In the present study, 8 patients (7 males and 1 female; mean age 59.4 ± 9.9 years) who had bilateral RCCs were included for analysis (Table 1). Three patients (1 patient had received unilateral nephrectomy and 2 patients had received bilateral nephrectomy) had 1 tumor. Two patients had 2 tumors. Three patients had four tumors. The tumor diameters range from 0.7 to 6.2cm. Amongst them, the hisological subtype was clear cell carcinoma (19/19).
Outcomes of MWA Ablation
In total, 19 lesions (10 lesions were in the right kidney, and 9 lesions were in the left kidney) were ablated using 21 US guided percutaneous MWA sessions (Table 1). One session was performed to ablate 89.5% of the RCCs (17/19), and an additional session was repeated for the incompletely destroyed tumors because a residual ablated tumor was detected by US imaging within 3 days after the MWA. All lesions necrosed after MWA ablation (Figure 1). After MWA, there were 5 patients with mild to moderate fever within 24h and 1 patient with severe fever in for 9 days. No severe complications occurred during and after MWA procedure. The median follow-up time was 24 months (ranged from 7 months to 59 months). During the follow-up, there was no local tumor recurrence in 6 of 8 completely ablated tumor lesions. One patient was retreated by MWA 6 months after ablation, and another was retreated by MWA 19 months after ablation due to local tumor recurrence (Figure 2). No patients lost their life after MWA.
After MWA treatment, no obvious changes of renal function were observed in all patients. Compared with the mean levels prior to the MWA, there were no significant differences in the mean serum Cr and BUN levels 1 day after the MWA procedure (6.48 ± 1.93lmol/L versus 6.17 ± 0.82lmol/L, p=0.683; 107.4 ± 27.90mmol/L versus 124.43 ± 39.51mmol/L, p=0.335) (Figure 3).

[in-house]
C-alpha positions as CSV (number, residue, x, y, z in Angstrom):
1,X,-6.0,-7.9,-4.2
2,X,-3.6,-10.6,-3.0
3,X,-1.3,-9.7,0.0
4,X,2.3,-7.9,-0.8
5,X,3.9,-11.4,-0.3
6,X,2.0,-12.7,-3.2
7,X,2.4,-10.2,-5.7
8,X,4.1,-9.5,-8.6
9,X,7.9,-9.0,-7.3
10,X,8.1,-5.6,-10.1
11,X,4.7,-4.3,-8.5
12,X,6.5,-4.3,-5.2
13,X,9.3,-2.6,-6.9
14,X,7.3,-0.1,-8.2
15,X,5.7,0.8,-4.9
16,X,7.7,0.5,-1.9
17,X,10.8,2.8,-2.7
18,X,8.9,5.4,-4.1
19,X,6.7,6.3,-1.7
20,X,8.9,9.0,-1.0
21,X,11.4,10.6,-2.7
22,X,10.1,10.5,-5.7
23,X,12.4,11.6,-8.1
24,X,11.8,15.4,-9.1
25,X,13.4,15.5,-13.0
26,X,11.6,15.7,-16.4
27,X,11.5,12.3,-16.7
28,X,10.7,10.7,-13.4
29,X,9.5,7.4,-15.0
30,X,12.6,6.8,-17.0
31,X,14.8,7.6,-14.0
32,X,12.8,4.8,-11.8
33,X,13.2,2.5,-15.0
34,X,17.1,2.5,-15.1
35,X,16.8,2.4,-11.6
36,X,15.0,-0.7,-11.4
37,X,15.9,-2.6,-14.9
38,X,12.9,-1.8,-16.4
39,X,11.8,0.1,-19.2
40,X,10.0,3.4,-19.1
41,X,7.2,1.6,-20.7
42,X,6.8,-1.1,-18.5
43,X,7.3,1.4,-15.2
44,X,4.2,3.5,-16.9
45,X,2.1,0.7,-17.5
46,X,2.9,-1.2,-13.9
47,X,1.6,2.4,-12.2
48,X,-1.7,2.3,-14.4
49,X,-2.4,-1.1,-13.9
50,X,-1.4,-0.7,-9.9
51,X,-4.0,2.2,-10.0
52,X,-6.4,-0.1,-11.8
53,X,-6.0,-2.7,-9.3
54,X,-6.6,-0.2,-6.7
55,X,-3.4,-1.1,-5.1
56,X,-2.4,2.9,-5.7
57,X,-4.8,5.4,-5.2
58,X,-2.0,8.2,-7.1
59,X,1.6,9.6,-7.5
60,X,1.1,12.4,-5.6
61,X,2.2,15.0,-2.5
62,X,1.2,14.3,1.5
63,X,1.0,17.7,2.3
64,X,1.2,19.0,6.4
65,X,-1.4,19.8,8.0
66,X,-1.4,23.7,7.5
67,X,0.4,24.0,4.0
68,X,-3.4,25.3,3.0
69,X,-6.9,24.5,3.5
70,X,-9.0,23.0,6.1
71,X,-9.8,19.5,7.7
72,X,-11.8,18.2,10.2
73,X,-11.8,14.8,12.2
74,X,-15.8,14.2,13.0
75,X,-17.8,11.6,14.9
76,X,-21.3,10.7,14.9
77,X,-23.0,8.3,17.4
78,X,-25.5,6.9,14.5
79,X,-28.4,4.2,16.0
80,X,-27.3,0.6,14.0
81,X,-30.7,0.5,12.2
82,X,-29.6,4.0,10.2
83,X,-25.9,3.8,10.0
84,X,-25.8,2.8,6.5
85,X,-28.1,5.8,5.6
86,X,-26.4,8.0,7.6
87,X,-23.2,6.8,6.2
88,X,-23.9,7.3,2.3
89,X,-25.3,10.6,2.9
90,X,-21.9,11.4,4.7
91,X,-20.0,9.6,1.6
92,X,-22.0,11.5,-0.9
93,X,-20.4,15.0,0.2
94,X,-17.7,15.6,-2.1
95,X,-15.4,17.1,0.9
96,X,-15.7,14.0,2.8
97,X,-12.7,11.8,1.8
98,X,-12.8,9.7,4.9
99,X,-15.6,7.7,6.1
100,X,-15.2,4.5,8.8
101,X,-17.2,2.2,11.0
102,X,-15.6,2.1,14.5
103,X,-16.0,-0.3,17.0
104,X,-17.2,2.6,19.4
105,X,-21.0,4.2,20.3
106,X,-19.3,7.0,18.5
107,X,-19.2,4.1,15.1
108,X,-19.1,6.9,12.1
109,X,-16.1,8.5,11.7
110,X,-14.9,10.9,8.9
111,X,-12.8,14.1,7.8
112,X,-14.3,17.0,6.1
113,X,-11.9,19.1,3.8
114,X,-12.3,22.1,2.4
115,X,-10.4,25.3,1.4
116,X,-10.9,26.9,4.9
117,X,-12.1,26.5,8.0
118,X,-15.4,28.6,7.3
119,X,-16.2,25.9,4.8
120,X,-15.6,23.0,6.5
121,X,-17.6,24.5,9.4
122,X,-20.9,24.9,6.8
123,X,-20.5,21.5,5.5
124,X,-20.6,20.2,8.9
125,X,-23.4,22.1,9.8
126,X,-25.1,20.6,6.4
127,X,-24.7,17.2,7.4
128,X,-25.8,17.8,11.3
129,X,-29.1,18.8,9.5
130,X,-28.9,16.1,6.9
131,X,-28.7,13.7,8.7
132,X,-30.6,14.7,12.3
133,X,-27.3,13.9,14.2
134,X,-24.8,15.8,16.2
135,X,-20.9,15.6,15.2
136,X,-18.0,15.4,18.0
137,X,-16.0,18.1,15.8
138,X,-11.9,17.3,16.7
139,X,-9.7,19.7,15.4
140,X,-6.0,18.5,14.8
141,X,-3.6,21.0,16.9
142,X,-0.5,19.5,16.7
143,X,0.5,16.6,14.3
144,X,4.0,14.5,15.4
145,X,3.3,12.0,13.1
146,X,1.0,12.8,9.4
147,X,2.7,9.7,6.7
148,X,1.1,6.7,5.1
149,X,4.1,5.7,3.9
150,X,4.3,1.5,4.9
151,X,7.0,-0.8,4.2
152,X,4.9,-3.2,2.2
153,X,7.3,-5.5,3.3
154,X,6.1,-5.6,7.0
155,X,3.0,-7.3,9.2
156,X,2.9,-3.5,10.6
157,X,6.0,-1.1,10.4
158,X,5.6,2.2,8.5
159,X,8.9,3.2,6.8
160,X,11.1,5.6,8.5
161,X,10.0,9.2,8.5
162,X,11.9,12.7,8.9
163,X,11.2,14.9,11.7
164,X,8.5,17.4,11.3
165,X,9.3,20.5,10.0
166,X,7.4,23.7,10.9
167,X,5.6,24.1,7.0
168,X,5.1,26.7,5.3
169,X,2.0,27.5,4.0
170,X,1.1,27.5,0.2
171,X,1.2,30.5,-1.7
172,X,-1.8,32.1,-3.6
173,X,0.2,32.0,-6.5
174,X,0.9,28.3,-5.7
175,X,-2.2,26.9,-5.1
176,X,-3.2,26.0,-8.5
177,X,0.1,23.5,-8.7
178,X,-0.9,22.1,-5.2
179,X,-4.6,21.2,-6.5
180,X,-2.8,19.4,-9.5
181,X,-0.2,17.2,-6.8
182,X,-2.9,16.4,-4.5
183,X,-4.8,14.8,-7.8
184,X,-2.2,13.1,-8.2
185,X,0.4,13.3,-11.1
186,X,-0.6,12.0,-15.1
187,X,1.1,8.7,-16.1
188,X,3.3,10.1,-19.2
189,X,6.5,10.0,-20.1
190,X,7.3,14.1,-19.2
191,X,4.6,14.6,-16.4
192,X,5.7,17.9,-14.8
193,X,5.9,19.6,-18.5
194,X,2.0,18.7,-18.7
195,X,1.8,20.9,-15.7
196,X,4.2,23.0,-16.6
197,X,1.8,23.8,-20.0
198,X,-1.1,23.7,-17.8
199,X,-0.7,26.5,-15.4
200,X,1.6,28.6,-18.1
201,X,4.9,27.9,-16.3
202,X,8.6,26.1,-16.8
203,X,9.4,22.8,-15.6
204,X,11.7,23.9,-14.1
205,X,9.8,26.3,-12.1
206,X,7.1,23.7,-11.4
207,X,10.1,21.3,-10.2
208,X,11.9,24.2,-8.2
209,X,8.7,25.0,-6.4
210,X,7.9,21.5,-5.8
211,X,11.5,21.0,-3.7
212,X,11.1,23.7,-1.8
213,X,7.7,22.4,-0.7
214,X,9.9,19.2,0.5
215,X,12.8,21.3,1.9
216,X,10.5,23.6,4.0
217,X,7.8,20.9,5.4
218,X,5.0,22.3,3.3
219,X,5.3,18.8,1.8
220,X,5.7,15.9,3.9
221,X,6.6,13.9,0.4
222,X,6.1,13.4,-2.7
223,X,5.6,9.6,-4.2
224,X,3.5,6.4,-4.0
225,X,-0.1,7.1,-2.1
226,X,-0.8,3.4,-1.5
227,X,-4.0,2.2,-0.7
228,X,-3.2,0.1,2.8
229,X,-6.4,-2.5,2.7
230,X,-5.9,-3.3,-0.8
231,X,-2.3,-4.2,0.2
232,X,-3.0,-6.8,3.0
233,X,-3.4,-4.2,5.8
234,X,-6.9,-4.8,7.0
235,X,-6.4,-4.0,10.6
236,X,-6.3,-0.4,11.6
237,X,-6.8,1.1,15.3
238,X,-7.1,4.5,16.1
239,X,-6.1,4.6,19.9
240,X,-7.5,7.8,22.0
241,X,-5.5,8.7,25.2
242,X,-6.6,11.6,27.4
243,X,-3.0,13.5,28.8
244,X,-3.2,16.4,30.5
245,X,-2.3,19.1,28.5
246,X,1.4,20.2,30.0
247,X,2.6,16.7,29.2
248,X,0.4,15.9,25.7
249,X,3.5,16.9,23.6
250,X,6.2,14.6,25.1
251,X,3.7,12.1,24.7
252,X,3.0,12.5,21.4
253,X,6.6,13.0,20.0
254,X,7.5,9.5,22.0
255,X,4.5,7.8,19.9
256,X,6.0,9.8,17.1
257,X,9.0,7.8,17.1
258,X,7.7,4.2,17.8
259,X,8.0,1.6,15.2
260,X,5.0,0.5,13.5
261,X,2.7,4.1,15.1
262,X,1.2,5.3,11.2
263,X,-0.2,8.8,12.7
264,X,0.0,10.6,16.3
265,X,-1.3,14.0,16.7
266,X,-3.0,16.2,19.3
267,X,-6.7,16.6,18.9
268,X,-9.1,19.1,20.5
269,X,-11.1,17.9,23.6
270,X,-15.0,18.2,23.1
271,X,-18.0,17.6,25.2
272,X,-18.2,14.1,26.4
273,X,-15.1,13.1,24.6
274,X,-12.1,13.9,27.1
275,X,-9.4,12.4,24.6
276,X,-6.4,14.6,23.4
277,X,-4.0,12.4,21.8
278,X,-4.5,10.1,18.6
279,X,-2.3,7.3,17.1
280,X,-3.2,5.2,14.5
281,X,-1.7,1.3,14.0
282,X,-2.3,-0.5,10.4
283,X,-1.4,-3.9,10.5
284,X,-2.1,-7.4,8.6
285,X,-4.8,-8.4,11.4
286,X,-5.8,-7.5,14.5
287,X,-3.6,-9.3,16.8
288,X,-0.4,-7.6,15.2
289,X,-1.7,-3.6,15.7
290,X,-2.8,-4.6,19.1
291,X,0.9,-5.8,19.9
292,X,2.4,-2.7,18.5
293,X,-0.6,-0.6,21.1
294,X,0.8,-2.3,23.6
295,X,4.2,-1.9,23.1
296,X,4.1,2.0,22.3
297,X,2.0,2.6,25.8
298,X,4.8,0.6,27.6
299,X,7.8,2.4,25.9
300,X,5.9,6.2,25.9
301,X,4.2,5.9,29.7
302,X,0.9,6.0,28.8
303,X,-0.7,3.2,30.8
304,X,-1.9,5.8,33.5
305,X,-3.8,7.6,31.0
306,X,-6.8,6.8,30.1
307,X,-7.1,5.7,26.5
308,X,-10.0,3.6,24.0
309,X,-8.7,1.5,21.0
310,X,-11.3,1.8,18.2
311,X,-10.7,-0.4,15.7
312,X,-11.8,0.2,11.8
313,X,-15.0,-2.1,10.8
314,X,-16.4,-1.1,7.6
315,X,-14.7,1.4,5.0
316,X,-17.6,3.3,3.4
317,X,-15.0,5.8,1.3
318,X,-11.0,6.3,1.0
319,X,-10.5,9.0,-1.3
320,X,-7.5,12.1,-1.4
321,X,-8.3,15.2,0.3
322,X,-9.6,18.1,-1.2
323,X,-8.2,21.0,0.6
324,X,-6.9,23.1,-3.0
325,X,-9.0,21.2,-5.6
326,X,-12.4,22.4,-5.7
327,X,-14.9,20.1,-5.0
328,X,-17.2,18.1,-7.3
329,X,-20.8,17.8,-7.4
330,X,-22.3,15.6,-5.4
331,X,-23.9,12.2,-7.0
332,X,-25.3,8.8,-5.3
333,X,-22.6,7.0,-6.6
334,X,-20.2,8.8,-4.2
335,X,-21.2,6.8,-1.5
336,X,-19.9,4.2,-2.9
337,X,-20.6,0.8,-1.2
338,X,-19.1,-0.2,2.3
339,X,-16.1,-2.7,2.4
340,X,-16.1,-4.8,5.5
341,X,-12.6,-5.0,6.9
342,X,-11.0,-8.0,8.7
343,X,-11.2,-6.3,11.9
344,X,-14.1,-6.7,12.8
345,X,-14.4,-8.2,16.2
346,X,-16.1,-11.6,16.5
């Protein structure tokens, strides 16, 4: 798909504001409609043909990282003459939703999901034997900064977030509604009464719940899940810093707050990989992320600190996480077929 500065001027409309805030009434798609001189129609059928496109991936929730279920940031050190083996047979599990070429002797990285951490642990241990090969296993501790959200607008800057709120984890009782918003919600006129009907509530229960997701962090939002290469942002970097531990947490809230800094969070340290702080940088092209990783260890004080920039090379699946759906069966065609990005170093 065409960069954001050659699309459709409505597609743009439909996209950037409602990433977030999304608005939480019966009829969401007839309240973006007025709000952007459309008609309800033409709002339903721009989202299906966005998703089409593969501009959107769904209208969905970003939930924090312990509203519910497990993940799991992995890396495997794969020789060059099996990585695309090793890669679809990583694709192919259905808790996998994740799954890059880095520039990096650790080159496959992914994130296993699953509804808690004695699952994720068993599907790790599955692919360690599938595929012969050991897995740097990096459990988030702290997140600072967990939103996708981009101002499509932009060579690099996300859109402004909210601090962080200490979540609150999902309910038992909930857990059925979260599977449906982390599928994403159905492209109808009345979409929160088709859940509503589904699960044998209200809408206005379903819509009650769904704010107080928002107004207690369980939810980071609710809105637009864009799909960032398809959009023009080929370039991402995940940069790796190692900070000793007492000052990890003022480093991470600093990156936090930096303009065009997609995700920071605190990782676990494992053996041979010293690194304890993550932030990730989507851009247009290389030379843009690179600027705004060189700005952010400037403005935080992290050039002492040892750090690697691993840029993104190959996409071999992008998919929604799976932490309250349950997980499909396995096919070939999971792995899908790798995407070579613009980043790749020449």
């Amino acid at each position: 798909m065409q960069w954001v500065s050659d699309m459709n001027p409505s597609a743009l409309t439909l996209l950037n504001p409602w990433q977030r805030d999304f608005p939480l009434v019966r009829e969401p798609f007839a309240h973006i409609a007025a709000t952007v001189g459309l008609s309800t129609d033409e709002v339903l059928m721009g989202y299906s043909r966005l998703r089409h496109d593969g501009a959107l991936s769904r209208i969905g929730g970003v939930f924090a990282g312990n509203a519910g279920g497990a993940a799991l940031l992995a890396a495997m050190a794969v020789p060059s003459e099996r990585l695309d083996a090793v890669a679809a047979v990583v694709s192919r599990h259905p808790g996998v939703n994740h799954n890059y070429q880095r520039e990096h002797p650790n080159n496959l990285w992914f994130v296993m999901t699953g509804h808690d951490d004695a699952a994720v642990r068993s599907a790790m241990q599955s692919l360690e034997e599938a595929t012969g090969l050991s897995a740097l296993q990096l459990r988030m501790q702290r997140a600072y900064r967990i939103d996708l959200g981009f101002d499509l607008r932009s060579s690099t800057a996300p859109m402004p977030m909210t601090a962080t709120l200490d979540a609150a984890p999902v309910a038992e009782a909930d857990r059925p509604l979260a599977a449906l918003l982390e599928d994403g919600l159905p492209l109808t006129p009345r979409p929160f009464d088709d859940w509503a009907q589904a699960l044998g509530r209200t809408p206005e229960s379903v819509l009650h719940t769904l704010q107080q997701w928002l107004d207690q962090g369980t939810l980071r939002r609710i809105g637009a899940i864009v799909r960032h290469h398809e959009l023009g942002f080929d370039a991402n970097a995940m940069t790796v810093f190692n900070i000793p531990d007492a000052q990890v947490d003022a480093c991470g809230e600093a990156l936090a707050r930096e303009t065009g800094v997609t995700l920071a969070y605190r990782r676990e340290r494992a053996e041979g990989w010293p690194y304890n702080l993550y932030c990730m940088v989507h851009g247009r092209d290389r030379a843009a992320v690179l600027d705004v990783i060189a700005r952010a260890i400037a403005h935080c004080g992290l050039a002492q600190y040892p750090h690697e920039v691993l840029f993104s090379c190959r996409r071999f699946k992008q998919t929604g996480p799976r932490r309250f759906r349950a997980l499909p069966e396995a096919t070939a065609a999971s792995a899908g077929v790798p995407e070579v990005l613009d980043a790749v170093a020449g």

For the majority of patients with bilateral RCCs, partial or complete nephrectomy has been considered the first choice of treatment [13,14]. However, certain patients are non-surgical candidates or refuse surgery due to comorbidities and cosmetic requirements. As non-surgical treatments, image-guided ablative treatments, including MWA, radiofrequency ablation and cryrotherapy, have been advocated as minimally invasive . While ultrasound-guided percutaneous MWA techniques have gained popularity as treatment for renal cell carcinomas in recent years due to its safety and effectiveness, there is limited practices in performing such techniques in bilateral RCCs. In this context, US guided percutaneous MWA was used to treat bilateral RCCs. In this study, up to 75% (6/8) of patients treated with MWA have good outcomes upon long-term follow up. Two patients had more than 1 year follow-up with no tumor regrowth after received the second or the third MWA because of the tumor recurrence. One must appreciate that MWA for bilateral RCCs is technically demanding, and thus 75% of patients had good recovery is encouraging. Other advantages of microsurgery include renal function preservation and no severe complications. US-guided MWA has been applied to assist tumor ablation of liver, kindey, and benign prostatic hyperplasia [15-17]. Cheng also reported 24 cases of RCCs adjacent to the intestinal tract using US-guided MWA treatment . In this series, the use of percutaneous under the guidance of US, complete ablation was successfully achieved in the tumor lesions and no tumor recurrence was detected during the follow-up.